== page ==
Even if you use a stereotyped fantasy creature, you still have to decide the details.  But the benefit of using a stereotyped fantasy creature is that you already have a basis for what it should look like and how it is likely to act.  You may not have to put as much details in its making like you would with a new made-up fantasy creature.

Types of Dragons
So what are the fantasy creature stereotypes?  Consider the dragon, for one.  He is often portrayed as a vicious fiery beast bent on destruction and/or occasional farm raids of sheep and villagers.  You also have the more benign dragons full of wisdom and magic.  The most common stereotype of the dragon is that he is guarding something.  It could be treasure, it could be his home, or it could be her egg.  If you are going to use a dragon in your story and he grazes like a cow, he may not be as believable as would a dragon who fits into the common stereotypes.

Types of Fairies
Another fantasy creature with different stereotypes is the fairy.  You have the mischievous wood sprites who like to make trouble, the mystical and magical creatures of the forest, or the magical wish-granting fairies, like the fairy godmother.  A fairy is generally small in size and they are creatures of the wood.  Some have wings, some don’t.  Of course you can make up your own kind of fairy with her own special qualities, but to make her believable, try to use a little bit of the common stereotypes.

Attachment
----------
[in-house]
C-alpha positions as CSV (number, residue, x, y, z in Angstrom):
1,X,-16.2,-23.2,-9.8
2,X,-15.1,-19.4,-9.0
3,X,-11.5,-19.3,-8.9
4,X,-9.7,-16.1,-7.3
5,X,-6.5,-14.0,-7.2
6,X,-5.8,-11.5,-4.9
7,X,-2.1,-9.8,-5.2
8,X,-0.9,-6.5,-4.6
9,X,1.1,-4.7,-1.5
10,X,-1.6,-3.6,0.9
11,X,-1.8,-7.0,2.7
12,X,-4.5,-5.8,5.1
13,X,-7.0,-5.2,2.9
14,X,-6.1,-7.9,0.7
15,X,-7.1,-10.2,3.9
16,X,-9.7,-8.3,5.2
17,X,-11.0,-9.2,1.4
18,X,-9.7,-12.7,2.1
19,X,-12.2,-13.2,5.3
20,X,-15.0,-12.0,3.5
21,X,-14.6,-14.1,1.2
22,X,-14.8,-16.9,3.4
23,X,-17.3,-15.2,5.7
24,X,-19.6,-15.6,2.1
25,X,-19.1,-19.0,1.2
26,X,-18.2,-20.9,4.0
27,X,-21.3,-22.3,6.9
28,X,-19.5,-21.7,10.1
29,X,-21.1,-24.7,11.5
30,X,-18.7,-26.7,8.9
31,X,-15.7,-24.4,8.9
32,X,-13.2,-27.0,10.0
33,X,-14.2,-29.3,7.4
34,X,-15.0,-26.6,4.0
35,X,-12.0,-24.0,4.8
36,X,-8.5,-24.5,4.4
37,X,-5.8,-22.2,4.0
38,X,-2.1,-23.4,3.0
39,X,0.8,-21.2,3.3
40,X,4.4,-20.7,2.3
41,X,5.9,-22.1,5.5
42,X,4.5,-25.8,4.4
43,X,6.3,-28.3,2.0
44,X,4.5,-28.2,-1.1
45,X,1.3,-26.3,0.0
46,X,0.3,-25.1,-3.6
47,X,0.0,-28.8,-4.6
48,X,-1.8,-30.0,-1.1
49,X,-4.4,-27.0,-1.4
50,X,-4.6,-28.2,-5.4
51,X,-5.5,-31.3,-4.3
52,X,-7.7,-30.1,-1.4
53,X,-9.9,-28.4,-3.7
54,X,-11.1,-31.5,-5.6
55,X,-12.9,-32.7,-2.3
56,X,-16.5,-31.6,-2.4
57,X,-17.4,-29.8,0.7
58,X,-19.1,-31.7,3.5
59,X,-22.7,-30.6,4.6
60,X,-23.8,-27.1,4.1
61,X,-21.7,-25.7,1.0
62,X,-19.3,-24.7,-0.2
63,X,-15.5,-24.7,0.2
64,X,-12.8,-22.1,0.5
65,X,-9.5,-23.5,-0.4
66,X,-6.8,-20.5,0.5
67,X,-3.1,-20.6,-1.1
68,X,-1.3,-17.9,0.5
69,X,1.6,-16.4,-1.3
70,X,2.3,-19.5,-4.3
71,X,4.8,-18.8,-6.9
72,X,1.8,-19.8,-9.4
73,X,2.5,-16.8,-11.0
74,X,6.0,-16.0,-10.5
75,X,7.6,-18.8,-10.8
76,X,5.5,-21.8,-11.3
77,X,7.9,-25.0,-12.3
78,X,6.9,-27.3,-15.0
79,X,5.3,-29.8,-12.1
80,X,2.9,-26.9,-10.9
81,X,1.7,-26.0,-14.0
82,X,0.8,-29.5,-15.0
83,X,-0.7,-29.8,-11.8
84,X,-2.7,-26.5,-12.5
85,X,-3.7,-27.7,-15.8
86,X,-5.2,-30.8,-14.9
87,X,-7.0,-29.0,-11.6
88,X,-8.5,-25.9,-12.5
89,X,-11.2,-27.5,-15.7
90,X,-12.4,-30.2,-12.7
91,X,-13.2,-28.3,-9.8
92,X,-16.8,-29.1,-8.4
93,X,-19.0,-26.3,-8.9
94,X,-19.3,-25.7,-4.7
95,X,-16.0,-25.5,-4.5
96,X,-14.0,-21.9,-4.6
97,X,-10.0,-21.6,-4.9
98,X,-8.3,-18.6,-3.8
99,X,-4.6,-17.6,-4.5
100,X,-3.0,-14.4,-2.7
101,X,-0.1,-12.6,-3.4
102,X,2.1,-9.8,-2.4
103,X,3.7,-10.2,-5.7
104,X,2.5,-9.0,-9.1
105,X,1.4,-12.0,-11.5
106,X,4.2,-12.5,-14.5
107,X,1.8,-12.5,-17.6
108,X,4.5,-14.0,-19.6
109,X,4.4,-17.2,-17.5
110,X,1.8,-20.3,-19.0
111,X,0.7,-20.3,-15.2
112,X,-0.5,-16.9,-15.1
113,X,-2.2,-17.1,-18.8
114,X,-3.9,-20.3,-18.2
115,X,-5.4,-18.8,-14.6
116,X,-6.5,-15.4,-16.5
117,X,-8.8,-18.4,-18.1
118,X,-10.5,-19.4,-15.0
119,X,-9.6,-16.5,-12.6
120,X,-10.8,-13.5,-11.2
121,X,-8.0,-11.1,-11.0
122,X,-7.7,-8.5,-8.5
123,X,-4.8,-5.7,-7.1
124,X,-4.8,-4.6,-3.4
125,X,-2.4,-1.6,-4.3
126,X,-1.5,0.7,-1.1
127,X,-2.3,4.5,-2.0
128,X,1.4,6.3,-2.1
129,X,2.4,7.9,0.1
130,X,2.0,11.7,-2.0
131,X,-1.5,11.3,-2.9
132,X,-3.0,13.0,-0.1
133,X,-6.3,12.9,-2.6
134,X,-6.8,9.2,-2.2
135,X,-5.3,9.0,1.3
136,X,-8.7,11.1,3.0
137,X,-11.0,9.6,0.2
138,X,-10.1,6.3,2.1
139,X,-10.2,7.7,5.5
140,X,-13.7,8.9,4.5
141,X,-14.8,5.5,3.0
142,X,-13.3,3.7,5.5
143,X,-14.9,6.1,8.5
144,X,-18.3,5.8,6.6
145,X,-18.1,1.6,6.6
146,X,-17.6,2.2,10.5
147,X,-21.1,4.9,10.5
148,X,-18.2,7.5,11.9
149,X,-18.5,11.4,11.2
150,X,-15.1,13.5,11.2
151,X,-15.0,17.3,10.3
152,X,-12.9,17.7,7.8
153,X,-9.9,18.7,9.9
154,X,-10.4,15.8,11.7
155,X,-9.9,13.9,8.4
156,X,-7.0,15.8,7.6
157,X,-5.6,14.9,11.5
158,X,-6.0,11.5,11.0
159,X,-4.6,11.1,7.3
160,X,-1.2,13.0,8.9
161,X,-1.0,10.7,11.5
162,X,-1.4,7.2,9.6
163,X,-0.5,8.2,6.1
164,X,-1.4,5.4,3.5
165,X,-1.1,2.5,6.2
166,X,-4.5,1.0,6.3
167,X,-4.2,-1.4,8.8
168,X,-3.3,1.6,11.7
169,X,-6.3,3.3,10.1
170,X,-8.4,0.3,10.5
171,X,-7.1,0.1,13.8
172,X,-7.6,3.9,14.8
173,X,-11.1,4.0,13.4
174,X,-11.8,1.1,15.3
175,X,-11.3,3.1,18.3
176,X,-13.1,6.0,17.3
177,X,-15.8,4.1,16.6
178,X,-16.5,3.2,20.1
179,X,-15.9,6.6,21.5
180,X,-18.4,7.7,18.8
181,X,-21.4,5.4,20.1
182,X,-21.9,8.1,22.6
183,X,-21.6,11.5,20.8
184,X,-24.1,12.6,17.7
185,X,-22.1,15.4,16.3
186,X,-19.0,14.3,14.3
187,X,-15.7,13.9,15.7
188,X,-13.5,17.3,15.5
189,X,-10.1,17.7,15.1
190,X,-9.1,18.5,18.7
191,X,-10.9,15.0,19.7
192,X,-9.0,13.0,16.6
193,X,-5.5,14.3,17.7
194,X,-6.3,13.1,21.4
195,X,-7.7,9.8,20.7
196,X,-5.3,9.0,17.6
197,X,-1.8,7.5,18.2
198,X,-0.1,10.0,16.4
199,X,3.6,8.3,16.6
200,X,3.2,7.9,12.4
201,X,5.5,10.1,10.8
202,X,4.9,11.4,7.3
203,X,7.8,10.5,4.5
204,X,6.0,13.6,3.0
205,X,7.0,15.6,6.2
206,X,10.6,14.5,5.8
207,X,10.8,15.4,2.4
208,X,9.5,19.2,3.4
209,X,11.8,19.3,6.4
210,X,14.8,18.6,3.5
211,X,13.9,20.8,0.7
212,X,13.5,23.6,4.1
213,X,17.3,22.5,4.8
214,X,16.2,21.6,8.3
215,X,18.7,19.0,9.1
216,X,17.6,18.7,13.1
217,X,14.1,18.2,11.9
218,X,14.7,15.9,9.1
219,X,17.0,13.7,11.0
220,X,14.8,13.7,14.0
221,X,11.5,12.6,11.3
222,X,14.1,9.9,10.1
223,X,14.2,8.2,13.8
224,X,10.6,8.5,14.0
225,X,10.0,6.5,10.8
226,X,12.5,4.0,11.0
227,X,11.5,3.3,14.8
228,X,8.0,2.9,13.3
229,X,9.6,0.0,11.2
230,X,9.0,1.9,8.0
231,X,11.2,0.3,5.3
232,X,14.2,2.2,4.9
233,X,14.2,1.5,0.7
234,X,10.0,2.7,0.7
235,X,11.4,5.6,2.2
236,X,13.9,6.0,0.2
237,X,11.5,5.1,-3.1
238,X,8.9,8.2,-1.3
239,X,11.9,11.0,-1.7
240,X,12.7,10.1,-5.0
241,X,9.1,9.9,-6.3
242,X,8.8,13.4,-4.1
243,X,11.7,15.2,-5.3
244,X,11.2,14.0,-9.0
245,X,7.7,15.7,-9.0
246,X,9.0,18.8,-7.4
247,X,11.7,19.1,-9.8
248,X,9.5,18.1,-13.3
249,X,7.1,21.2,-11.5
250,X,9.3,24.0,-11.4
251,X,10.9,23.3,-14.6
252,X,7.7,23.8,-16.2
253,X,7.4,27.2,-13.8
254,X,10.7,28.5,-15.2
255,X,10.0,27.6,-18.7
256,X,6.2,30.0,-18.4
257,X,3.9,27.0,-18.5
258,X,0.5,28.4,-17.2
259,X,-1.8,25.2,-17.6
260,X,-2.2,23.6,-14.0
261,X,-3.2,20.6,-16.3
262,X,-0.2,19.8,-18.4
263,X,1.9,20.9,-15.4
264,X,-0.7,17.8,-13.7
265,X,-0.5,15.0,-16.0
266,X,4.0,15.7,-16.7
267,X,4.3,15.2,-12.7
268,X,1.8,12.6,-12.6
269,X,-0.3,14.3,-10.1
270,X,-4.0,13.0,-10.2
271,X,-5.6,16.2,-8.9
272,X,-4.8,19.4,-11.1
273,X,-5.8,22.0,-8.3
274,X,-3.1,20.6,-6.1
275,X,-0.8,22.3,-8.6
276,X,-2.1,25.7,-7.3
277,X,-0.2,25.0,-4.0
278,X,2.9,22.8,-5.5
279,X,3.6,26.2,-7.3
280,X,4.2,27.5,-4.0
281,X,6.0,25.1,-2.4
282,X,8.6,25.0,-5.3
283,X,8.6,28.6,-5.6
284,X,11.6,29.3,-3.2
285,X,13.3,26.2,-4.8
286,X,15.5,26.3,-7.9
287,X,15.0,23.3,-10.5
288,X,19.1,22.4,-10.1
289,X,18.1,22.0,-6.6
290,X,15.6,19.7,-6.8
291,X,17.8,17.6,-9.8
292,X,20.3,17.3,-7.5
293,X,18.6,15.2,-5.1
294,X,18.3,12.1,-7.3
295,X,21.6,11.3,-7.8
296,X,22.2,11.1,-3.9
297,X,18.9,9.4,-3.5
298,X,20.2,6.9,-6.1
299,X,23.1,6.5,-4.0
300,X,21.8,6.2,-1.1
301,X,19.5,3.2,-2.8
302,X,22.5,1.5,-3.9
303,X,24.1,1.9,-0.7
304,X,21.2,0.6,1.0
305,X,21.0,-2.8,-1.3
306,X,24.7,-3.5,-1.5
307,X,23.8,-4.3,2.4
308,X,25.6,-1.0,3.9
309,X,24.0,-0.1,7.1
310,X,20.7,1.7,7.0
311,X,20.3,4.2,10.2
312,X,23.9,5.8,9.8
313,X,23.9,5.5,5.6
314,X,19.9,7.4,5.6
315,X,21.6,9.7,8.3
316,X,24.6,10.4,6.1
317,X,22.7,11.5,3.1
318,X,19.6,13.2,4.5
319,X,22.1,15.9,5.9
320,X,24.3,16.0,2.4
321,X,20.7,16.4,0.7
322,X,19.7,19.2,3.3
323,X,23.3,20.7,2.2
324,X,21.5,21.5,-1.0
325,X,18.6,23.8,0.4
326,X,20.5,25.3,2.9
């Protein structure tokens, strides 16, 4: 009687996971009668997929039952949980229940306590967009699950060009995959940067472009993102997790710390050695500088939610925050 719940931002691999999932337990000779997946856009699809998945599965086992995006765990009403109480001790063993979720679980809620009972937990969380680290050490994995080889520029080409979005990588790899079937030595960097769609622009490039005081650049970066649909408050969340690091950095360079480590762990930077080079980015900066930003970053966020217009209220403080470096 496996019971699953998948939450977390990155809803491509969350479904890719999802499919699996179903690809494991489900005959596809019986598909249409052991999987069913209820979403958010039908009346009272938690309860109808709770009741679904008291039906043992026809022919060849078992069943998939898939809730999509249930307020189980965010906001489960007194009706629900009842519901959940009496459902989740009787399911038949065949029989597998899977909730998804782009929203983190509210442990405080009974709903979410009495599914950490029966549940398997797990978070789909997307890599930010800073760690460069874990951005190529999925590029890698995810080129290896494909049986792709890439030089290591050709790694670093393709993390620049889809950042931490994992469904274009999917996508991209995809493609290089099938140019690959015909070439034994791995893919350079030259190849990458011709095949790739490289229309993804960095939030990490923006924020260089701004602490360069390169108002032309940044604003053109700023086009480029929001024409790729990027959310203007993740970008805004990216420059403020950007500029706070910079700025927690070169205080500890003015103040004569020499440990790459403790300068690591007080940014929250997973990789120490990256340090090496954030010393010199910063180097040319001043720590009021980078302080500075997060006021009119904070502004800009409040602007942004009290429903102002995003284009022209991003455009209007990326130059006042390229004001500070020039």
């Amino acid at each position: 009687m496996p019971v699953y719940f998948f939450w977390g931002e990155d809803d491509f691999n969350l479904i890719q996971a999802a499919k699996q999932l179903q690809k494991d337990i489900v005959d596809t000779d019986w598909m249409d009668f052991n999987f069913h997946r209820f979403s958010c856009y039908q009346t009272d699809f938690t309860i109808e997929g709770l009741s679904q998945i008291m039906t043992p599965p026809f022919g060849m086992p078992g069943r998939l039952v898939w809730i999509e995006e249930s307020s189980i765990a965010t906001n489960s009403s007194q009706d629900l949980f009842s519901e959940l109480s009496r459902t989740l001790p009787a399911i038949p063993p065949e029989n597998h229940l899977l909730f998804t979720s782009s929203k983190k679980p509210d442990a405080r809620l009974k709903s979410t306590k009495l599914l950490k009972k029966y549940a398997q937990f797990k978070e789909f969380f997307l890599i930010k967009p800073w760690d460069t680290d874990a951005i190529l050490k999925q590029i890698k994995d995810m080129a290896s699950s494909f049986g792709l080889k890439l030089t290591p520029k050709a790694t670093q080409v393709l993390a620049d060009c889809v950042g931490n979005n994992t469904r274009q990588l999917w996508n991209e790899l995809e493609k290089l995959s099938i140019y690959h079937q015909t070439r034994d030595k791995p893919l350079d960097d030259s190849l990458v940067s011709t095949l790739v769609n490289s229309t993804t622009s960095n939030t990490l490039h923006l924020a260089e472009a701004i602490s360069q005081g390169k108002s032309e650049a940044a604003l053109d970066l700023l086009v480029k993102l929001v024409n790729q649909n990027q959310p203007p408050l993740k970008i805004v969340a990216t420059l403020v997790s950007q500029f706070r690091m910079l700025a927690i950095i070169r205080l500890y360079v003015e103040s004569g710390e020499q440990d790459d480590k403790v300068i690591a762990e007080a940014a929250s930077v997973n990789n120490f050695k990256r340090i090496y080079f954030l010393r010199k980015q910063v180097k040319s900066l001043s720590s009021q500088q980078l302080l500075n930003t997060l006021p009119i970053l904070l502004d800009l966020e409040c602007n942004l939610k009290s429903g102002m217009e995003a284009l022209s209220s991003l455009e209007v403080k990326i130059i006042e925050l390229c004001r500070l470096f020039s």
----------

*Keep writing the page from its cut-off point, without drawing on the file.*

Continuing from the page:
Types of Elves
When you think of elves, you either think of the mystic human-like elves like Legolas in Lord of the Rings or you think of Santa’s little helpers.  Like fairies, elves are usually creatures of the wood.

Other magical fantasy creatures include unicorns, centaurs, gnomes, banshees, ogres, brownies, goblins, mermaids, pixies, dwarves, trolls, and so much more.  To get an idea of what these fantasy creatures are like (their stereotypes), check out “The Ultimate Encyclopedia of Mythical Creatures” by Dempsey, Collison, and Elvin.  Another good book is “The Element Encyclopedia of Magical Creatures” by John & Caitlin Matthews.  The Ultimate Encyclopedia has fewer creatures but more information while the Element Encyclopedia has more fantasy creatures but less information.  Both of these books can be found on our Guides to Writing a Fantasy Novel Bookstore, hosted by